This was the only one of Madison’s proposed amendments that didn’t even make it out of committee. The first Congress, like the Constitutional Convention, rejected the proposal that the federal government have authority over the states. There has been nothing in the subsequent 224 years, not even the misinterpreted Fourteenth Amendment, to change this truth.

Sexton is likewise not alone in his opinion that nullification laws violate the Constitution’s Supremacy Clause. I imagine that this company will be a great comfort to him once his error is revealed.

In his tremendous book The Founding Fathers’ Guide to the Constitution, historian Brion McClanahan called the Supremacy Clause “one of the most abused, misunderstood, and misquoted clauses in the Constitution.” It is indeed repeatedly cited as conclusive proof that any law that the federal government makes is constitutional by definition.

Fortunately this error can be corrected simply by reading the entire clause, which only states that laws which are made “in pursuance” of the Constitution are supreme. There is absolutely nothing about the Supremacy Clause that magically grants constitutionality to any federal law.

Logically, the expansive reading of the Supremacy Clause makes no sense. In order to subscribe to it we have to believe that dozens of men met in a stuffy room for four months to debate the limits of the federal government, then spent another year debating those same limits in the state ratifying conventions only to allow for every limit to be ignored by the inclusion of one phrase. If this were true it would have been the most ridiculous breakdown in reasoning the world has ever known.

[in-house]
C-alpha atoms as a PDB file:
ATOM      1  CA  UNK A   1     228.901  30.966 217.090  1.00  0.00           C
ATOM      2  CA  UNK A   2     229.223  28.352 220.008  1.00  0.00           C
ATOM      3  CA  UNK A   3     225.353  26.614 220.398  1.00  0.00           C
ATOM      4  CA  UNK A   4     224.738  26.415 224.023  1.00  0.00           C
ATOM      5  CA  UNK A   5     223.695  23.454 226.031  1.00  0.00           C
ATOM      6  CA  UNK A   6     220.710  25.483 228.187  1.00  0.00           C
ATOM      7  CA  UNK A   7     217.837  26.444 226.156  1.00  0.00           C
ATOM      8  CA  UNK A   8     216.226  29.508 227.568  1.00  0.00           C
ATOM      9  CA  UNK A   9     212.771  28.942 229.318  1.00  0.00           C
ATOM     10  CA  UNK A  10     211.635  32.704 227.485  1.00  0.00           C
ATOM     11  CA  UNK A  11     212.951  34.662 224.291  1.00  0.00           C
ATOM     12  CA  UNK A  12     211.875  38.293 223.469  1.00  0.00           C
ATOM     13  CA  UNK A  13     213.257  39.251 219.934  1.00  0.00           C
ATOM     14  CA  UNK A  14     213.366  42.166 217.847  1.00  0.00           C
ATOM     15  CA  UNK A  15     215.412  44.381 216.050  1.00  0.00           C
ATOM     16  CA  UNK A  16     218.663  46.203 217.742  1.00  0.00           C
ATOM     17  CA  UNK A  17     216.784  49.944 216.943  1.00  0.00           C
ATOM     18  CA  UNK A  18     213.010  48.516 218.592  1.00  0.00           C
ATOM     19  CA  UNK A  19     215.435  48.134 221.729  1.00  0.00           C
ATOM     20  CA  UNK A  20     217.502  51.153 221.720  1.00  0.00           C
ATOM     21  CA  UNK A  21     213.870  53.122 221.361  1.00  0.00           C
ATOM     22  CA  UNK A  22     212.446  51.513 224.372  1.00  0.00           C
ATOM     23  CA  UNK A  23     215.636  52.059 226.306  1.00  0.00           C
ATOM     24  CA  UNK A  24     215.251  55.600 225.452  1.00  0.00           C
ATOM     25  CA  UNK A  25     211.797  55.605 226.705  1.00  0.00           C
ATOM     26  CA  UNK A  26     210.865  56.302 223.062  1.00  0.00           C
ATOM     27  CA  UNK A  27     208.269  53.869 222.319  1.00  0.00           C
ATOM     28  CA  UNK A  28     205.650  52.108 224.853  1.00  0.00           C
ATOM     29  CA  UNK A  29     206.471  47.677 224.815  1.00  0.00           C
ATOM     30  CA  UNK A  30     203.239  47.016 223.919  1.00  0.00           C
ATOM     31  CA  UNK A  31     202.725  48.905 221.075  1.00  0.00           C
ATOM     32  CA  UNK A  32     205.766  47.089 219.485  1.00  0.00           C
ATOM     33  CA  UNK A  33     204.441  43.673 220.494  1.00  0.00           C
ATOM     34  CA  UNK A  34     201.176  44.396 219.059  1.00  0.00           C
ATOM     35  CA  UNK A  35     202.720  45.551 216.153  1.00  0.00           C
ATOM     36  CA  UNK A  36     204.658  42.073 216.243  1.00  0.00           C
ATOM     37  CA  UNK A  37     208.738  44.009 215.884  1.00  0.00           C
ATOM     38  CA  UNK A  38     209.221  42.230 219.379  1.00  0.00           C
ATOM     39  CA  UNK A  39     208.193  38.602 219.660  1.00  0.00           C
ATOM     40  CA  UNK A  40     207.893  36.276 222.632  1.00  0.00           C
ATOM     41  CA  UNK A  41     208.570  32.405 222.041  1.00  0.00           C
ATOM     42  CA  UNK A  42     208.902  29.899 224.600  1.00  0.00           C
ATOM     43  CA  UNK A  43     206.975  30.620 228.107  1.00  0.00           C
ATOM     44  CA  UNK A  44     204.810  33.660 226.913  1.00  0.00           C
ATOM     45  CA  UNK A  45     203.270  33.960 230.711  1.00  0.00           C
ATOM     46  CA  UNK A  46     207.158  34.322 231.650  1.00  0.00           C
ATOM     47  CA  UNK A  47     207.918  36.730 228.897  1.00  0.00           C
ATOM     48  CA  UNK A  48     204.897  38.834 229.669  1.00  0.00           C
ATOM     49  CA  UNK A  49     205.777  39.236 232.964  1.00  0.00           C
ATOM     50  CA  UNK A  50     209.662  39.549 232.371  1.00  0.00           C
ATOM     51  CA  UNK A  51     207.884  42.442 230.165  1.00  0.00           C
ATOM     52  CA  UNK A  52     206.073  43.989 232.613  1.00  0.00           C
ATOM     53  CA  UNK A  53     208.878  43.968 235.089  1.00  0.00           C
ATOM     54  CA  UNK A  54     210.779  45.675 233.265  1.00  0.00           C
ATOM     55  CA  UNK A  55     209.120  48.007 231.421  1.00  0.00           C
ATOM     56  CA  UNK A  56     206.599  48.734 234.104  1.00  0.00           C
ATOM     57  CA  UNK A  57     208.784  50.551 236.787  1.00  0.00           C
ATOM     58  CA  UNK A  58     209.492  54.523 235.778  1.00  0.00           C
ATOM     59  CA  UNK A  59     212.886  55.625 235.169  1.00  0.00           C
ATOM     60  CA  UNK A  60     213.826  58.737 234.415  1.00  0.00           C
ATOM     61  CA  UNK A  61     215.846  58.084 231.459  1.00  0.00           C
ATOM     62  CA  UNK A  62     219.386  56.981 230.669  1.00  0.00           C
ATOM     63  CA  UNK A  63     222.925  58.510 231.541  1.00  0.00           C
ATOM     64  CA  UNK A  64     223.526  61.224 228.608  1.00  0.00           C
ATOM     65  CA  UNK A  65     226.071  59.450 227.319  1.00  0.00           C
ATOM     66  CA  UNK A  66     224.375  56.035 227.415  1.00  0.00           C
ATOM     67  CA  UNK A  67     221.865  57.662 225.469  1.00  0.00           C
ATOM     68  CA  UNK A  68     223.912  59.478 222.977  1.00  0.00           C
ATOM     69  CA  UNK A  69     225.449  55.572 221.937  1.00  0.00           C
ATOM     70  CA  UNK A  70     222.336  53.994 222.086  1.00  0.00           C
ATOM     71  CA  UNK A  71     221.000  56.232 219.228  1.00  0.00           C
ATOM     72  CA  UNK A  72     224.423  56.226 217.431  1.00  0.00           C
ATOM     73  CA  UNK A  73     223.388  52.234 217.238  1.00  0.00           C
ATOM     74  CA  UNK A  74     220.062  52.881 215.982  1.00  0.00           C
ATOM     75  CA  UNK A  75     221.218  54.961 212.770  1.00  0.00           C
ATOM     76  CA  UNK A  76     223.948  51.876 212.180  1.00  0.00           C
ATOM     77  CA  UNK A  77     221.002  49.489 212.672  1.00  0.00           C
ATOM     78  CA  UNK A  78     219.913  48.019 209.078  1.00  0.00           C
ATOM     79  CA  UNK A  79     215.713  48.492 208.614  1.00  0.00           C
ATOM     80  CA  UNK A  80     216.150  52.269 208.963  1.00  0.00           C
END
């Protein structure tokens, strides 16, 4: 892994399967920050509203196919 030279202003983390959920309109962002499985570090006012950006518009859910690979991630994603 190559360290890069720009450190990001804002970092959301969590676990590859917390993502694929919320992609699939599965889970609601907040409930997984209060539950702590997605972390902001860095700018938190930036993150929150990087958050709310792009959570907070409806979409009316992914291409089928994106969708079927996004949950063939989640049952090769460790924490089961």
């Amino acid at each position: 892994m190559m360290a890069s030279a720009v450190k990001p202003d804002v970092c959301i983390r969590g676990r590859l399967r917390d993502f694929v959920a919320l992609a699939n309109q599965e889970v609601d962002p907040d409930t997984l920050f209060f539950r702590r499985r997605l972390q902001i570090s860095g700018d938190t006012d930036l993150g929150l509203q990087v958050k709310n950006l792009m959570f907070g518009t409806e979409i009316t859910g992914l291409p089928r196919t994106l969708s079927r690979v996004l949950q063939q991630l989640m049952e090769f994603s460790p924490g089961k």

Alexander Hamilton clarified the intent of the Supremacy Clause when he said that it meant that “the acts of the United States…will be absolutely obligatory as to all the proper objects and powers of the general government…but the laws of Congress are restricted to a certain sphere, and when they depart from this sphere, they are no longer supreme or binding.”

Unfortunately, talk radio listeners didn’t hear this. Instead they heard the same centralized propaganda that they’d get on MSNBC.

Ultimately I don’t really blame Buck Sexton. He is likely a perfectly decent person to whom I’ve been unduly harsh. Heavens knows that, were this five years earlier, I’d have been peddling the same junk history. The difference is that I’d have peddled it to a much smaller audience.

But those of us who understand the constitutionally correct roles of the state and federal governments cannot abide the mass miscommunication of the Constitution’s division of powers. What allows Missouri to resist unconstitutional gun laws is the truth that the federal government is strictly limited in its powers and that when it attempts to surpass those powers, the states are, as James Madison said, duty-bound to resist.

It’s just too bad that ol’ James didn’t have a three-hour talk show.

Ben Lewis